The increased maturity of the insurance-linked securities (ILS) sector has been reflected in the transition of its investors, from pure capital providers to sophisticated players with a greater willingness to understand their exposures, underlining the importance of pricing transparency in the sector.
In recent times capital market investors have demonstrated an increased appetite for reinsurance risk, underlined by the continued strong issuance levels seen in the catastrophe bond space, and the recent growth of collateralized reinsurance agreements, sidecar ventures, and cat bond lite transactions, among other structures.
As the investor base and its maturity has grown alongside the development of the asset class, pricing and deal transparency has become ever more vital than before, particularly when compared to the traditional reinsurance space.
In a market that was once predominantly occupied by traditional market players, where underwriters’ “autonomy and experience” held much weight, and capital providers weren’t so concerned with the detailed workings of a transaction and its underlying risks, a lack of transparency was more tolerable, explains catastrophe risk modelling firm Risk Management Solutions (RMS) in a recent article.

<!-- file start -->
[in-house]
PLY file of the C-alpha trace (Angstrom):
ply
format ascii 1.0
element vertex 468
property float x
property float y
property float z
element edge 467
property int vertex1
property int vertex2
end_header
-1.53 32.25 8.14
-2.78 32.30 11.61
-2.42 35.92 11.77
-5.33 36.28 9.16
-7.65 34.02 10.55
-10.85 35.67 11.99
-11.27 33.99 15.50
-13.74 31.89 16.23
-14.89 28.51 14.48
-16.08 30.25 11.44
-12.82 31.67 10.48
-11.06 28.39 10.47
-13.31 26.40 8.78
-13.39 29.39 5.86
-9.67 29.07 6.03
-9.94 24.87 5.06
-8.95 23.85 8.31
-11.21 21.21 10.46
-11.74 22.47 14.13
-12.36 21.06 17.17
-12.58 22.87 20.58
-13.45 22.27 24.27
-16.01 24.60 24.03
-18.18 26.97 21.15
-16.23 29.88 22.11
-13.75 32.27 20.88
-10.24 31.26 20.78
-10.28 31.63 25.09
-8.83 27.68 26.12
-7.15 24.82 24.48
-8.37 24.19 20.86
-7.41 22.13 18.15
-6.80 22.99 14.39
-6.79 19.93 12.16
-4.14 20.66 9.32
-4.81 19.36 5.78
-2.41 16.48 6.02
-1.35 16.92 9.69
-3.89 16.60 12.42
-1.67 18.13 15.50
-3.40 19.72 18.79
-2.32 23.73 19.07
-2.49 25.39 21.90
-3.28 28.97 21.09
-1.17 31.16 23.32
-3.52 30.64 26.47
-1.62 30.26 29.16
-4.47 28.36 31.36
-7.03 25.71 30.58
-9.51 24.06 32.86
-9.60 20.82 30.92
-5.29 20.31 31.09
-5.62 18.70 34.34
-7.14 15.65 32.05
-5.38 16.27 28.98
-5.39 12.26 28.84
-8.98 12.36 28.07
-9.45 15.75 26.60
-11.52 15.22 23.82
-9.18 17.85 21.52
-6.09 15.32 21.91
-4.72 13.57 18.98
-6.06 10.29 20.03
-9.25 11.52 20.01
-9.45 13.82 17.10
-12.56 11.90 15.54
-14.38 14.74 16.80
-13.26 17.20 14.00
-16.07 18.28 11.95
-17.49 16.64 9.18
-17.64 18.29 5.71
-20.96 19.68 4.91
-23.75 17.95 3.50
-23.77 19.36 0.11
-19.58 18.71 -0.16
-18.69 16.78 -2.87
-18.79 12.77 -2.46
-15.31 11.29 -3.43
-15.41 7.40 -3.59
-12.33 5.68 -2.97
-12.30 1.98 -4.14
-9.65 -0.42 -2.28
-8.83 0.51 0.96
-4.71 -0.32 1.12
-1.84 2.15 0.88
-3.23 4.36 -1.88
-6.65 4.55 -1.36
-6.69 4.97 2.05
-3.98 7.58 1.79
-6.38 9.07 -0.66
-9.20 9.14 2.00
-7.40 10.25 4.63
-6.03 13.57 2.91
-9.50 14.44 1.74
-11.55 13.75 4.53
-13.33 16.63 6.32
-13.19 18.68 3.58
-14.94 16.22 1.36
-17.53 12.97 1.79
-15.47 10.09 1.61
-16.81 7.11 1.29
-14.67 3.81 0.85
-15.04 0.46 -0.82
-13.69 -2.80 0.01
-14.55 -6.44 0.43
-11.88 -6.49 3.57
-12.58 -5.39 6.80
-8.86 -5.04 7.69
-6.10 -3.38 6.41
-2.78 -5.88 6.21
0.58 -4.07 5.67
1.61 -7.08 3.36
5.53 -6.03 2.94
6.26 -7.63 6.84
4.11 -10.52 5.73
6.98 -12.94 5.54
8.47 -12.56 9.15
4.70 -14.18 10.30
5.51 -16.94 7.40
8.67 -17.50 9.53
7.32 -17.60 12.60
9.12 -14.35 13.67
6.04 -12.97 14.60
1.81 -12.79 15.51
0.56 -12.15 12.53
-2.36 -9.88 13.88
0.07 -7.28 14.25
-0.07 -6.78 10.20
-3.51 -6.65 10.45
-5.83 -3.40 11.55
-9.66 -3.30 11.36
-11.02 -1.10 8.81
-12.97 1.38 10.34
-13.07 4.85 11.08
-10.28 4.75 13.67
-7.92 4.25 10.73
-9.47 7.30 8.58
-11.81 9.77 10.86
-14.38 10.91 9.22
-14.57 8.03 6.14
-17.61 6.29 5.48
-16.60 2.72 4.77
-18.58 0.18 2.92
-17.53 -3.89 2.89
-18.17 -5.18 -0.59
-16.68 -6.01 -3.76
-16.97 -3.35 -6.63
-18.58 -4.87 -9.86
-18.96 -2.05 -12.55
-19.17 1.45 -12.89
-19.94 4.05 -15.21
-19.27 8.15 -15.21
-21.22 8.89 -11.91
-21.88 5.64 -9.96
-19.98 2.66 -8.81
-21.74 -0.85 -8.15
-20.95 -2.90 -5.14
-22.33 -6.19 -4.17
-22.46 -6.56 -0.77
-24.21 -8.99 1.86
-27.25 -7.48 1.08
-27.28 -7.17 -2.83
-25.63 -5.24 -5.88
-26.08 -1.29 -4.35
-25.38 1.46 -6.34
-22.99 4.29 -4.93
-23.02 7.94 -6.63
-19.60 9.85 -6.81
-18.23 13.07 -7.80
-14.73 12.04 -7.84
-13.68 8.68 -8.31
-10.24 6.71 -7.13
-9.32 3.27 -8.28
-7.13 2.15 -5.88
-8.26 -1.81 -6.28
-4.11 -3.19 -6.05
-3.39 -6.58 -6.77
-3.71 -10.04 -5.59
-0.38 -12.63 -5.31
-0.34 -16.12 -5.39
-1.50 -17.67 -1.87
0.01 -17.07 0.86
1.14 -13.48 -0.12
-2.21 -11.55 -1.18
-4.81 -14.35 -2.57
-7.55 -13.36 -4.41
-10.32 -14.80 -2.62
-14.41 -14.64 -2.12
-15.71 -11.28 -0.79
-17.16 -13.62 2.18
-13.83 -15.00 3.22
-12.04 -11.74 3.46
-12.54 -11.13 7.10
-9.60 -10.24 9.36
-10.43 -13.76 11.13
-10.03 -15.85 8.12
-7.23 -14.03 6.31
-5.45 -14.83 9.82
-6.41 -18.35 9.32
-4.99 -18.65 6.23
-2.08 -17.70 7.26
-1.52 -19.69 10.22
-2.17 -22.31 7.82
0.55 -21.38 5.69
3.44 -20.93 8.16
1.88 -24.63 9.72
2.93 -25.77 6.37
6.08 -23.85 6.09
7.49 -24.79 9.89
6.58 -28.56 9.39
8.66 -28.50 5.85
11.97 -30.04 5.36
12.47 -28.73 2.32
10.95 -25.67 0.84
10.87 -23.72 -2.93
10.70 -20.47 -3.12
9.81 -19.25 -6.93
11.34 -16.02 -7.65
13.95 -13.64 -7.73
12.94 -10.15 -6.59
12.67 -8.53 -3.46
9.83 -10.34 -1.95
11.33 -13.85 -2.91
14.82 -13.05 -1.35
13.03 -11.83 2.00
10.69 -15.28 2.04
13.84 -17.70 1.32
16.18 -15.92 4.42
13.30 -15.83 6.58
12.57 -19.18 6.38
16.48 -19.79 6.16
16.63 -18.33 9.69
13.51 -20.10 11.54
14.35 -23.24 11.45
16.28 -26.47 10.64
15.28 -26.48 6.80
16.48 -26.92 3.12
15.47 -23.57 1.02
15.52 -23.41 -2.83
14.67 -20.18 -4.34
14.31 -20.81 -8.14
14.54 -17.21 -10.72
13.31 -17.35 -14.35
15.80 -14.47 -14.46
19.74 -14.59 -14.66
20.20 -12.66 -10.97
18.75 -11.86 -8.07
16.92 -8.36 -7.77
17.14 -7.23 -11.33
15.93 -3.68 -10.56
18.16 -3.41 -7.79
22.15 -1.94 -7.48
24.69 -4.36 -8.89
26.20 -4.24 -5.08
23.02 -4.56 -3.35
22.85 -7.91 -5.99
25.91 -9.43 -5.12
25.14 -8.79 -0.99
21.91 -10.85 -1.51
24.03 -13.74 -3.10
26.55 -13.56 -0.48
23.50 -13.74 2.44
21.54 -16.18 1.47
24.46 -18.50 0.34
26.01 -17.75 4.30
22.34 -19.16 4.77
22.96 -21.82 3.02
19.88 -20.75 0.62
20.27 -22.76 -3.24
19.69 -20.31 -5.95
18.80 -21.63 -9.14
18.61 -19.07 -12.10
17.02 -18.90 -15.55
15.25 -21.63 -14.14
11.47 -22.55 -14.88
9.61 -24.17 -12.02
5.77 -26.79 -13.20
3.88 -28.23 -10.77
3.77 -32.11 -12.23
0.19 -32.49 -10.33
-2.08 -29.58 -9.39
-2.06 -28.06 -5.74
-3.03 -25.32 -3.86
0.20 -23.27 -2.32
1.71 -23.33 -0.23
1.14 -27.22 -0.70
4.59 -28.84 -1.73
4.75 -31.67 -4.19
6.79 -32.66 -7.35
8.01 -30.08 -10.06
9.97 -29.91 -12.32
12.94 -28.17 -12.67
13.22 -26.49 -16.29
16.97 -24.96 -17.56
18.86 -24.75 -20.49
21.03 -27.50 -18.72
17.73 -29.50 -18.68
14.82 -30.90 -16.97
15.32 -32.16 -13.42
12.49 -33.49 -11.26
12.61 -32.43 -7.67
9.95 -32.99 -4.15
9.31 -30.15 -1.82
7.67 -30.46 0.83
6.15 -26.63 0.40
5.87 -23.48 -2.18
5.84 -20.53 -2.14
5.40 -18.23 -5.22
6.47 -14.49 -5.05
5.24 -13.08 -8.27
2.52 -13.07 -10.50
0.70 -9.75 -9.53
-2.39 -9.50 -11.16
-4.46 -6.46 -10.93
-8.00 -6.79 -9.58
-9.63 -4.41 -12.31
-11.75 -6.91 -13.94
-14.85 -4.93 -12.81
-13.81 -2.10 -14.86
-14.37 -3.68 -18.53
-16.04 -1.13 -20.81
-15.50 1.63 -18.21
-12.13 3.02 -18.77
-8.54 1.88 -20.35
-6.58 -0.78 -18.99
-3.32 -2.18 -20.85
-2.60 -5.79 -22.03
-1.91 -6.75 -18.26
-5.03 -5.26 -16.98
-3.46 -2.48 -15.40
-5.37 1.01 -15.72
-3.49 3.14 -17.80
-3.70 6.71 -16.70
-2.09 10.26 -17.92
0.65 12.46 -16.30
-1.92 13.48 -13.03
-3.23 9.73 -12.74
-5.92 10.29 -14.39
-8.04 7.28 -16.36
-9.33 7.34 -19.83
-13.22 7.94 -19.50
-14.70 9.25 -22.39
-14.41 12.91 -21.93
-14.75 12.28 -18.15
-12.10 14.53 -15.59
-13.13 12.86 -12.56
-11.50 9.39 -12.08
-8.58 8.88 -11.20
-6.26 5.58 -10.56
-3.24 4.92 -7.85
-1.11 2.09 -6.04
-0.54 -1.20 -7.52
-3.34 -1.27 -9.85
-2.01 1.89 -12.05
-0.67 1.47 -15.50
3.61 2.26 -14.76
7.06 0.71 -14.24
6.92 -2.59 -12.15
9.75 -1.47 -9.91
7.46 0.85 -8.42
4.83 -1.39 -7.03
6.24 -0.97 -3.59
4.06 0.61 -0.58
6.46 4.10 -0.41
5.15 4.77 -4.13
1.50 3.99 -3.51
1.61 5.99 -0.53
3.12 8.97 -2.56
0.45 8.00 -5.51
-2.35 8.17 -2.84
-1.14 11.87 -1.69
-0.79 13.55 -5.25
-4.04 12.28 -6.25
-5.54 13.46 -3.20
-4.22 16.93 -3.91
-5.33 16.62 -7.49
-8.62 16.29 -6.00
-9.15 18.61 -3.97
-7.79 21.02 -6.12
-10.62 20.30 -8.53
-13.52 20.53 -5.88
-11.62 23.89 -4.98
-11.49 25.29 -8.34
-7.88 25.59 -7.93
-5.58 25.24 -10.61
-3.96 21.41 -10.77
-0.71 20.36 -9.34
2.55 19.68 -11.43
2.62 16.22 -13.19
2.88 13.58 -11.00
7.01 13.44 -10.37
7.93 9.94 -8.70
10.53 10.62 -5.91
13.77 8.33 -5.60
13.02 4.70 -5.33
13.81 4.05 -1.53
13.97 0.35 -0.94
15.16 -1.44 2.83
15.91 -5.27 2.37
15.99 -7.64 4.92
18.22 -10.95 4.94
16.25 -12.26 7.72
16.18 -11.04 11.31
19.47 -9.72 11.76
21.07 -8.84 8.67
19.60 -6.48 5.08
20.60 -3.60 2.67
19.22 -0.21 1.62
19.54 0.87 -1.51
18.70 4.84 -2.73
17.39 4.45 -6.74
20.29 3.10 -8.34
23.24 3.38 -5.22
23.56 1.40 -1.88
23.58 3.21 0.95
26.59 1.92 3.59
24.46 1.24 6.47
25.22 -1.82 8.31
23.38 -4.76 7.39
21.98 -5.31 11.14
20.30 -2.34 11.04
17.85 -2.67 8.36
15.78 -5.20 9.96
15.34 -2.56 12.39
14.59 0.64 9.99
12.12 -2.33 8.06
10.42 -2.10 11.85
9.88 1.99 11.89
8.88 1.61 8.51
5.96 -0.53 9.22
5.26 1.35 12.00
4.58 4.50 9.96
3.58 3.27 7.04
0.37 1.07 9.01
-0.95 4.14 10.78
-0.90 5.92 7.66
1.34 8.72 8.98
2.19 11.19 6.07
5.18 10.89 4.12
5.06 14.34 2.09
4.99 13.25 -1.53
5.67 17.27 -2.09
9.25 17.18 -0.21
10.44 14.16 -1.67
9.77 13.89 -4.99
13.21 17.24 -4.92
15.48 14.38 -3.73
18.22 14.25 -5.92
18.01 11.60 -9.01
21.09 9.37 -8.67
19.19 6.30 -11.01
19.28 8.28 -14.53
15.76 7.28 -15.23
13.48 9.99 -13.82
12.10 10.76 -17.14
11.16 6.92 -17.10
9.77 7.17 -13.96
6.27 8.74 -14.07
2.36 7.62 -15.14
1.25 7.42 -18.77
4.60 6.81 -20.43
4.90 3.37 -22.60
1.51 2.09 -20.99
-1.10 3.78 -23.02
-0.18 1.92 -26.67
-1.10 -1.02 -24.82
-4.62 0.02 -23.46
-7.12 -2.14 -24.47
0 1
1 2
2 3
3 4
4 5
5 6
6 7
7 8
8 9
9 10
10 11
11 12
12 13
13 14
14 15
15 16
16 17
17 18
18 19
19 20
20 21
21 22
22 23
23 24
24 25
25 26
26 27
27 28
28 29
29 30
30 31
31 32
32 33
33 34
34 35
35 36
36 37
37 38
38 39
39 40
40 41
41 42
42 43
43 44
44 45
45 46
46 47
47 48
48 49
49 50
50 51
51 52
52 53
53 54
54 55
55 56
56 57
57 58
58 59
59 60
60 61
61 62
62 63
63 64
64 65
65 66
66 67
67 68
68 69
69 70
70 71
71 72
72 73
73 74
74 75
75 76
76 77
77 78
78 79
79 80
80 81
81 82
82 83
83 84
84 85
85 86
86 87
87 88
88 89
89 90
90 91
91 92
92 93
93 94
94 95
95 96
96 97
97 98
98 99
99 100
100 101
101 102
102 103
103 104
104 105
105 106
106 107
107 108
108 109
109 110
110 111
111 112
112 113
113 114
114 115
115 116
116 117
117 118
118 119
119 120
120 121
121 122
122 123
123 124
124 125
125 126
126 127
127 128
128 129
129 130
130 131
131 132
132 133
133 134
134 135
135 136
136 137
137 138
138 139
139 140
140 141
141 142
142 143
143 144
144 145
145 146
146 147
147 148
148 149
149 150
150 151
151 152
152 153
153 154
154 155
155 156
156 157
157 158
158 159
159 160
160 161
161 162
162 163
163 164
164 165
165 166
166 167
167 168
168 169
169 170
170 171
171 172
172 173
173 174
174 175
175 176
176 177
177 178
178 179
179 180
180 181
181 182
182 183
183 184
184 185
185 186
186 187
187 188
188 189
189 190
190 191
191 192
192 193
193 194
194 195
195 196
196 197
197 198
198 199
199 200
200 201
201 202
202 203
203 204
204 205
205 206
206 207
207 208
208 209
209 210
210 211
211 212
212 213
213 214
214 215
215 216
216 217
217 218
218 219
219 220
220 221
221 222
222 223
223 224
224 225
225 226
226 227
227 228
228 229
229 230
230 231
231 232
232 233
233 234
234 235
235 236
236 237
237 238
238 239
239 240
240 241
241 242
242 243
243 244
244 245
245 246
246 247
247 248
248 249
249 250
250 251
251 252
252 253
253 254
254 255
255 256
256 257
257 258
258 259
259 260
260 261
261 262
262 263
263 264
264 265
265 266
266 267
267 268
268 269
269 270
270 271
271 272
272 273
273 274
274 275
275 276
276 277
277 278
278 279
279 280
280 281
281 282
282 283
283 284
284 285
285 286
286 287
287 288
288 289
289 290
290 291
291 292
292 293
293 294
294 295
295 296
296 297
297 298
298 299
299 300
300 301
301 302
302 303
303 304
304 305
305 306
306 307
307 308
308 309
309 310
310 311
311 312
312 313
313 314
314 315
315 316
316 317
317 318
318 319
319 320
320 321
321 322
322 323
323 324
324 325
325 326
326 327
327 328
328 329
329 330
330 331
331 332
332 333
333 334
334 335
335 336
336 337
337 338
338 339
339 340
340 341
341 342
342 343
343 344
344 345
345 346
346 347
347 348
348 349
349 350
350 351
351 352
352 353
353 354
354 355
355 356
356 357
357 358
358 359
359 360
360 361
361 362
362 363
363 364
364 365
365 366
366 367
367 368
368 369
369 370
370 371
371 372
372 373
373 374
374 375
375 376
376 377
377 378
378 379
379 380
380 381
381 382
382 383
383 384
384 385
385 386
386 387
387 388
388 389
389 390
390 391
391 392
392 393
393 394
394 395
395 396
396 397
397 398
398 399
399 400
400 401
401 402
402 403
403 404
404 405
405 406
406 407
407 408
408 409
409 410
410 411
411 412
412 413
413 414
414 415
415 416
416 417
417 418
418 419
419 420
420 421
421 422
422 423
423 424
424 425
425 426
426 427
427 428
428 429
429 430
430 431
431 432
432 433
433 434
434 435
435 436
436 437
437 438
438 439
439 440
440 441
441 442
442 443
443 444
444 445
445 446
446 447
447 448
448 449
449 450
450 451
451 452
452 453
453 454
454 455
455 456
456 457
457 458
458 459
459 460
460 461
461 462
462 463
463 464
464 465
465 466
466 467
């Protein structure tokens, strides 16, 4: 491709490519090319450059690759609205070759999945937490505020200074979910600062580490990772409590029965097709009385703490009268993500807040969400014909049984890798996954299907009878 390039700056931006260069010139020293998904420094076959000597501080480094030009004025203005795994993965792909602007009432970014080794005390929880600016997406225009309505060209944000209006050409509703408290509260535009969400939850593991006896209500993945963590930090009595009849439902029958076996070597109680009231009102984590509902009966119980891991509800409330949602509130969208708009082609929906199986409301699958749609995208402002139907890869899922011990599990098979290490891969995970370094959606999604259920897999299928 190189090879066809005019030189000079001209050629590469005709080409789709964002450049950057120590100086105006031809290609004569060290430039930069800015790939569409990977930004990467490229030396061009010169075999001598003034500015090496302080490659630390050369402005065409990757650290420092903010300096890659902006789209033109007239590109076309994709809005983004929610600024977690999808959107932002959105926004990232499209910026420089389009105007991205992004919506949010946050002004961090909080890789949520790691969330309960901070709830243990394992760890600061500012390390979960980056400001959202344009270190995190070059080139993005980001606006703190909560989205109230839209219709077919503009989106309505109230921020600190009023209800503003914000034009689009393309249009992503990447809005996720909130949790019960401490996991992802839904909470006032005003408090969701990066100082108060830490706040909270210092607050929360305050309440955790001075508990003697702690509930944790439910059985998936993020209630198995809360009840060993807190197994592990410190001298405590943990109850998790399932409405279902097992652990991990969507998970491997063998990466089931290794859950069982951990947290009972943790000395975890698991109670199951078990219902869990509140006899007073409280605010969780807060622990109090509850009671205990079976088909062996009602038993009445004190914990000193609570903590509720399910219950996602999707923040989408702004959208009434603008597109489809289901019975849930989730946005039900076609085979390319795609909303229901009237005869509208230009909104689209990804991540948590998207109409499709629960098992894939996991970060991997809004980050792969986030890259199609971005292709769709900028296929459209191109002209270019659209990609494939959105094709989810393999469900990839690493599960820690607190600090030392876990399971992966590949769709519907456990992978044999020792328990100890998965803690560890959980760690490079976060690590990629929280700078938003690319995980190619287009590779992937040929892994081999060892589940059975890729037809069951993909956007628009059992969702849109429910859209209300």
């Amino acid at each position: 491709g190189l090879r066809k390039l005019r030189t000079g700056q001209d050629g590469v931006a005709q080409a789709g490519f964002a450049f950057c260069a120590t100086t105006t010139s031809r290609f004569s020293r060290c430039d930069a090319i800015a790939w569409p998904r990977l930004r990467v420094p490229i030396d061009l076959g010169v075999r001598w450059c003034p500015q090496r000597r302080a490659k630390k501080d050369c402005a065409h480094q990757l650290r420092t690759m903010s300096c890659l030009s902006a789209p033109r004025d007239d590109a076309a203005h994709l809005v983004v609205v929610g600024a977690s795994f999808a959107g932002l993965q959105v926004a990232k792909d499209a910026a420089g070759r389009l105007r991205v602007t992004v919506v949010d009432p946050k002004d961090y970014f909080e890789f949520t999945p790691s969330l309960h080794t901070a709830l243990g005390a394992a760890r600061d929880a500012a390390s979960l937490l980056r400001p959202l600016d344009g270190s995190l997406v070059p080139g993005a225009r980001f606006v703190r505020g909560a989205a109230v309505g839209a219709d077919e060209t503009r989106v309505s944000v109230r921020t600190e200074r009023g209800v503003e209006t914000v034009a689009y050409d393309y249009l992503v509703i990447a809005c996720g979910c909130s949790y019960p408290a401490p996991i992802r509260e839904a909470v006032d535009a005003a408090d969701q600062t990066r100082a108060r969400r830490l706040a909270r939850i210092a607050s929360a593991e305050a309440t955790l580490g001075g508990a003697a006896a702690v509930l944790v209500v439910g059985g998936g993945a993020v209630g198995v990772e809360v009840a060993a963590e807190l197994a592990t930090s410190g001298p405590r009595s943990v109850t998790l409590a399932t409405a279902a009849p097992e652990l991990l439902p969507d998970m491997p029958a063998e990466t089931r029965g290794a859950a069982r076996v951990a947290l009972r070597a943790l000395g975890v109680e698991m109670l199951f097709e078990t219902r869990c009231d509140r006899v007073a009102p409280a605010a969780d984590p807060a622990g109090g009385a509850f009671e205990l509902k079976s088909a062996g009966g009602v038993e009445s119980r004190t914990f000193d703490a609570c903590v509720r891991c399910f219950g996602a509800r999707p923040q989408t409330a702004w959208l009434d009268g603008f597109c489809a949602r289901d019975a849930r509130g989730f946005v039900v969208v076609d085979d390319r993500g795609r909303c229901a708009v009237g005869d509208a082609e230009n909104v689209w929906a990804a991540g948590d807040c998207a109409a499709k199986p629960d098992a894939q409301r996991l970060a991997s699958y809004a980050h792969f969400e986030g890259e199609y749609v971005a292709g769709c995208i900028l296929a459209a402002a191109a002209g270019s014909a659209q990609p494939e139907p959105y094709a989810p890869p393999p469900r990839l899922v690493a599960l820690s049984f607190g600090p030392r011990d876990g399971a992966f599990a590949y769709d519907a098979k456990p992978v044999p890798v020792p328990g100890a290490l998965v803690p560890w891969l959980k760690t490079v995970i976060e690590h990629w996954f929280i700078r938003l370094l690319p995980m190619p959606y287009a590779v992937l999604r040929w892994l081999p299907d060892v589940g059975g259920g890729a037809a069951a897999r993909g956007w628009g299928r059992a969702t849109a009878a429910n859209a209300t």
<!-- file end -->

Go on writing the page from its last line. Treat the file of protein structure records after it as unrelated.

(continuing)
Today, however, the world has changed, “as collateralized reinsurance and sidecars financed by highly technical investors become increasingly widespread, especially in retrocession markets, better quality data is more important than ever, and often essential to getting the deal done,” says RMS.
Investors in the ILS space include large institutional investors such as hedge funds, and pension funds, among other large, sophisticated organisations, that typically deploy a small percentage of their investment capital into the space, seeking attractive returns that crucially hold an extremely low correlation with the wider financial markets.
But as noted previously by Artemis, transactional transparency is vital to the asset class expanding further, in terms of its investor base and reach, and it’s unlikely the ILS sector would be where it is today without the transparency seen in the 144A catastrophe bond market.
“Furthermore, the ILS market demands valuation of its on-risk investments, as fund managers face increasing pressure from stakeholders (internal compliance, regulators, and especially investors) to have deals marked independently,” says RMS.
Investors are more likely to initially enter, and return to the ILS space owing to greater transparency on pricing, which can be better achieved with a holistic view of the risks, something that requires consistent, detailed data to eliminate over-exposures and deal uncertainties.
As models continue to be developed and evolve along with an increased understanding of the ILS asset class across the wider insurance and reinsurance landscape, transparency on pricing and broader deal specifics will be vital in sustaining its growth and increasing acceptance further.